Getting their act together

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One of two new lifeguard bases that appeared at Camber Sands

Have you ever seen something and thought that is not quite right? Or, to put it more bluntly, this seems all wrong. That is when I begin to look at the detail, and at what I’m being told. Well I visited Camber Sands twice in the past week and was left with exactly that feeling.

So I spell out below what I saw, the questions this raised in my mind, and the detail I looked into.

RNLI lifeguards were on duty (partially) at Camber this year for the first time over the Bank Holiday weekend, May 27-29, and they were still there on Tuesday when the wind was blowing, the clouds had gathered, and there was virtually nobody else on the beach.

Rother District Council’s (RDC) beach patrols were no longer there, however, and the beach police “station” (though it appears to be not much more than a couple of rooms) was initially shut when I visited. Indeed on Tuesday May 30 Camber itself seemed closed for business – though there were families appearing from time to time from the depths of Pontins holiday camp.

Saturday May 27 was different, though. The big Western car park (run by Rother District Council) was filling up fast (and a signpost said it could hold 1,800 vehicles), cars were parked on either side of the road out towards the golf course, and traffic jams were beginning to accumulate both in and out of Camber on the road to Rye.

After lunch as a result there was a steady stream of trippers in both directions on the path across the dunes, and the beach was full. But the nearest lifeguard observation hut at Camber Sands West was empty and unmanned.

However the widest (up to 700 metres) parts of the beach at low tide are at the western end between the mouth of the Rother, the western car park and the much smaller central car park (also run by Rother) where the police and Rother have their summertime offices – and vehicle access is easy.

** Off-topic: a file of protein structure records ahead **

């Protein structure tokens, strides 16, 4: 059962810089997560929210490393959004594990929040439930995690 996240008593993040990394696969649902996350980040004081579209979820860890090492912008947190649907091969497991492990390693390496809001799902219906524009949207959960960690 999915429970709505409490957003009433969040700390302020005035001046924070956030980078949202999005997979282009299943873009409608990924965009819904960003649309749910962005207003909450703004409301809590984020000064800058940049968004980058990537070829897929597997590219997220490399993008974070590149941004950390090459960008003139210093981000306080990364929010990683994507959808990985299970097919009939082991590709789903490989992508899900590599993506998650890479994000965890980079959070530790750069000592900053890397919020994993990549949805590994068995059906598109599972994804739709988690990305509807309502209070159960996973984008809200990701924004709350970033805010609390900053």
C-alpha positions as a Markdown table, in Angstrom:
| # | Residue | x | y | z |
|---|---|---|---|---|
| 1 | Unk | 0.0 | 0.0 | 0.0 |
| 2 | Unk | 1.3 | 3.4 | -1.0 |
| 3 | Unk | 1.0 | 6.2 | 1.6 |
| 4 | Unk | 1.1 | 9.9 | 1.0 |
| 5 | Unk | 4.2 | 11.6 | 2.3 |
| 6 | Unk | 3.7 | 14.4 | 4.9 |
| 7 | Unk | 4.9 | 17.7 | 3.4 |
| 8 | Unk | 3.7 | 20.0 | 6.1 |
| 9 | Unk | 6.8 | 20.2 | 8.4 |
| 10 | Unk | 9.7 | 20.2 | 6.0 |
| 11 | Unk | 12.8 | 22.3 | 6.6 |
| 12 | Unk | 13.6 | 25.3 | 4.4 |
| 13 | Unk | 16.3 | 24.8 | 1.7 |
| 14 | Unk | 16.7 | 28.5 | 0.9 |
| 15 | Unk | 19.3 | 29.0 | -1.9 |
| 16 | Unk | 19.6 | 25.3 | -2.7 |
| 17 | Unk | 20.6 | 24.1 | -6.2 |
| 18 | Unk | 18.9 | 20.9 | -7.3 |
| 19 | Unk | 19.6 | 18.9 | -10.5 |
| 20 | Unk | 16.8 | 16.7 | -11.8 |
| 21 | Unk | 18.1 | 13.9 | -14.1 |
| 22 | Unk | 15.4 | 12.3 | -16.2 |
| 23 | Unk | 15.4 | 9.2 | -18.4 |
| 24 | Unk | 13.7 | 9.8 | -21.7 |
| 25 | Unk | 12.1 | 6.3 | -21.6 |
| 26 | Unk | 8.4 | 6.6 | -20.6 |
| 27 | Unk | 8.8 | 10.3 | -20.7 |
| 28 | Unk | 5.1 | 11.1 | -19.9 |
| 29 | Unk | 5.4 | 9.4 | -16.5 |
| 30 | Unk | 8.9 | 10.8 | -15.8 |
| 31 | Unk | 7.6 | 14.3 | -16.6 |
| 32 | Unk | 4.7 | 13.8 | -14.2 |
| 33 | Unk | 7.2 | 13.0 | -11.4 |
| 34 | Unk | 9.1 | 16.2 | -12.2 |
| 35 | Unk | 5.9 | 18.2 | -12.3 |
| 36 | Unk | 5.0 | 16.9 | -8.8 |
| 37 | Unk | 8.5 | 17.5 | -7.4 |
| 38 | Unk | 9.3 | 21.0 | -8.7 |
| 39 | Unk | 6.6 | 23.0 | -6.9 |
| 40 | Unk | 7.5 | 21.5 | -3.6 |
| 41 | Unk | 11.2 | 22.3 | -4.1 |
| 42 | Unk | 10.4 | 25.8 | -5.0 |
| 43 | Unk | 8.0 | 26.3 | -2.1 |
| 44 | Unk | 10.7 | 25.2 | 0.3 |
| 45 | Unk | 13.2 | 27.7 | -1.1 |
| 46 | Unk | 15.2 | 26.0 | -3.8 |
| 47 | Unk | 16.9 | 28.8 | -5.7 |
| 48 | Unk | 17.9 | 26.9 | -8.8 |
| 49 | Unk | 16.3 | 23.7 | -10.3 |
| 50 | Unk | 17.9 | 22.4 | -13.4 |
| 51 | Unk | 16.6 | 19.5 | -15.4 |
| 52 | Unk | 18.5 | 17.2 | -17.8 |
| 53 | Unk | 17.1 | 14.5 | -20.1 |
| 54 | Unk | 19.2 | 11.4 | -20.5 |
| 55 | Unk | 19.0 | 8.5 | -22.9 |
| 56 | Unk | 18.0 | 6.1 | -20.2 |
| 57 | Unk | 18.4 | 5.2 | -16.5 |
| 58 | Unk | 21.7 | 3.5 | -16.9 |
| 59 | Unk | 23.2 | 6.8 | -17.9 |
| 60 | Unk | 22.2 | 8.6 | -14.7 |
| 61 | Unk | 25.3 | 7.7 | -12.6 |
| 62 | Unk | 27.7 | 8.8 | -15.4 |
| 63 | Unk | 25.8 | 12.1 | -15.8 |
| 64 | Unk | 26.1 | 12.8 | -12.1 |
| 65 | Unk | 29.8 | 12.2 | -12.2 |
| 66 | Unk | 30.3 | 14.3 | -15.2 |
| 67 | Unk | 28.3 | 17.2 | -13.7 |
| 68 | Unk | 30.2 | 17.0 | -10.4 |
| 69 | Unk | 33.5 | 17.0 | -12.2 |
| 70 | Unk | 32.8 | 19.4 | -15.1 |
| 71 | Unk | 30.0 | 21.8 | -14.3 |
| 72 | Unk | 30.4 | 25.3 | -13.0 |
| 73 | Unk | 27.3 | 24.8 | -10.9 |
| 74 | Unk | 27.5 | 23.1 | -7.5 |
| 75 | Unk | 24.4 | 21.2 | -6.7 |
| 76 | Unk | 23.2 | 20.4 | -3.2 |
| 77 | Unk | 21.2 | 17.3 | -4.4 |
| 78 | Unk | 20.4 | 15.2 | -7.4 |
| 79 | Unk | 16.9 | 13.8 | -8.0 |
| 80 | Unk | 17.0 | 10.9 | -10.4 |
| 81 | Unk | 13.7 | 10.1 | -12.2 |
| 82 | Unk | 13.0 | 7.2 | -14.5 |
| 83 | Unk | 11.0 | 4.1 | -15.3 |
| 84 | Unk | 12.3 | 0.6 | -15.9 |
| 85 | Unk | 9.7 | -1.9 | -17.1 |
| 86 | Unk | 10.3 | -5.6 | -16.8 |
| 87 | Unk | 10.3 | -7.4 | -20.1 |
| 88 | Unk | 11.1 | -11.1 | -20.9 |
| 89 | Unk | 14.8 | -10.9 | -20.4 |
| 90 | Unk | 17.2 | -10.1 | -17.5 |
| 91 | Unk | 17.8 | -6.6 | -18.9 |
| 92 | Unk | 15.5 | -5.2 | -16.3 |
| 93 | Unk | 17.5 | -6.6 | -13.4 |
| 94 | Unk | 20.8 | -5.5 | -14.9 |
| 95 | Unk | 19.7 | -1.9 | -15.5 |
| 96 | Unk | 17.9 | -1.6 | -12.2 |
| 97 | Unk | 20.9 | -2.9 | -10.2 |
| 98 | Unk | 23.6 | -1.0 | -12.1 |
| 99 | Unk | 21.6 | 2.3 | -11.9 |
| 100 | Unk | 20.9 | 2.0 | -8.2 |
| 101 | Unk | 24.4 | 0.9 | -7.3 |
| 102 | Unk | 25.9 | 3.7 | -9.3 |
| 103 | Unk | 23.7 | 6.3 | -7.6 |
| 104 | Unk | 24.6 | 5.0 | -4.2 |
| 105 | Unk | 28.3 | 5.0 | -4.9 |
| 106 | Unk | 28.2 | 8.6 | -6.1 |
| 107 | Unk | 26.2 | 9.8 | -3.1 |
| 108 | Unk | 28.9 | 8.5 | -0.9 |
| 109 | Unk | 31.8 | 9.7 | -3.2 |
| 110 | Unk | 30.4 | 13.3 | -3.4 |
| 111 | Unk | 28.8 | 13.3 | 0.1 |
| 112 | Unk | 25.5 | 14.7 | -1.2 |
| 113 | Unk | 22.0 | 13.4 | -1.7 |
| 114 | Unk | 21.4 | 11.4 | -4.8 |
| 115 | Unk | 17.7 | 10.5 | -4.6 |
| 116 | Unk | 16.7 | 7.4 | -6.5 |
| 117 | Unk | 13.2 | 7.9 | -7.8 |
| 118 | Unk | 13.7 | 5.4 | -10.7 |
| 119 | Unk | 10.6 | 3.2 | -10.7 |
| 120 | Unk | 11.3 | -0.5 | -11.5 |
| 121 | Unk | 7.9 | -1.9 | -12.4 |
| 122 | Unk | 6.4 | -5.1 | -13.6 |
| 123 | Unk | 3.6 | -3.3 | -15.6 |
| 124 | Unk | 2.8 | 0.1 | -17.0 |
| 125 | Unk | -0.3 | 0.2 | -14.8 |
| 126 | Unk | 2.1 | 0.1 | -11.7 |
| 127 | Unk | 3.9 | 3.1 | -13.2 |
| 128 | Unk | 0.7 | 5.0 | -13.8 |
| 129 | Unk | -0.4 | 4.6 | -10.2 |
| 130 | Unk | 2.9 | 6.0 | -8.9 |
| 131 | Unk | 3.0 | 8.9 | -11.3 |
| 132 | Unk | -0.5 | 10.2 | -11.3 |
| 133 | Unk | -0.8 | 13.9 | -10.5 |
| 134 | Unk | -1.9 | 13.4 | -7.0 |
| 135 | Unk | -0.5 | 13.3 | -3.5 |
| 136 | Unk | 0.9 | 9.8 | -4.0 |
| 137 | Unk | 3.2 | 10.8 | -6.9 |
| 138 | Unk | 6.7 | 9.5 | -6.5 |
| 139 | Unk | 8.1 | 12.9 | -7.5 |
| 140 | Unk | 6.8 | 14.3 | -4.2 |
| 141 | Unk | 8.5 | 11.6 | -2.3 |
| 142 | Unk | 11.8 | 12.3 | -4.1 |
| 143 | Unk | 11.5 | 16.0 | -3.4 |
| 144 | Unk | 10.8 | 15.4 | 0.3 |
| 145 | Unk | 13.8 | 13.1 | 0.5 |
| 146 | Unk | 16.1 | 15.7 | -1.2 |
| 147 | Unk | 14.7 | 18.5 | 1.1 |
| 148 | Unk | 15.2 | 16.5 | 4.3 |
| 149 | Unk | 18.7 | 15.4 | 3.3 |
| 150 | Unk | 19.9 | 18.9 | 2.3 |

Families, loaded down with gear, naturally park themselves as soon as possible on the beach and near where they parked or got off a bus or walked, and close to the nearest loos. The western car park and the first bus stop from Rye are close by the dunes path – but without a lifesaver in sight.

RDC claims it has to look after all the beach from the river mouth right down to Jury’s Gap (some three miles plus). The reality is that most bathing stops at the far end of  The Suttons road alongside the beach where the first bus stop from Lydd is, as well as the caravan park – and where the beach has already narrowed so the gap between the high and low water marks is much, much smaller.

I saw no beach patrols beyond that point on Saturday – and there were none on Tuesday – for the very good reason that you might fall victim to a fast-moving kitesurfer, which is exactly why the kitesurfers are there. They know there will not be any families that far along towards the danger area of the army ranges – and because it is too far for families to carry beach gear, as well as being further from the public conveniences.

On the other hand the dangerous area for bathers extends in the opposite direction from the central car park past the western car park to the Rother’s mouth, and I saw more families by the empty lifeguard station on Saturday than I did near the couple of cafes by the central car park (and the RNLI’s Camber Sands Central observation post) – though beach access for police, lifeguards and Rother staff is clearly easier from there.

On Tuesday, though, RDC’s presence was virtually non-existent and the lifeguards were very much on their own, literally, as the visitors on the whole beach could have just about filled one double-decker 100 bus.

All this leads me to wonder what may emerge at next month’s inquest into last year’s drownings at Camber.

RDC’s claim to have to look after a packed three-mile beach is at best misleading and exaggerated, and the briefing it gave the RNLI appears to be somewhat weird (if not wholly inadequate) if Rother’s staff vanish after the Bank Holiday weekend but the RNLI remain.

On the other hand if the RNLI think it wise to be present because of the holidaymakers in holiday camps and caravan parks (as opposed to day trippers) one wonders why RDC so abruptly yanks out its beach patrols. The coroner may conclude that RDC knows the price of everything, but the value of nothing – particularly human lives.

And how far does Rother’s “contribution” of £51,000 go towards the real cost of guarding lives on Camber Sands?

 

 

Photo: Rye News Library

1 COMMENT

  1. I was very confused on thur at camber when I took a group of rookie life g children I had and my other coaches been teaching on a two day rookie life g skills camp to take them on the beach in v windy. Rough sea conditions to find no red or even orange flag up.myself and my other very qualified coach watched in horror as s lady in a bikini entered the water to swim.we were both ready thinking we would have to rescue her.i do not understand why there were no flags up

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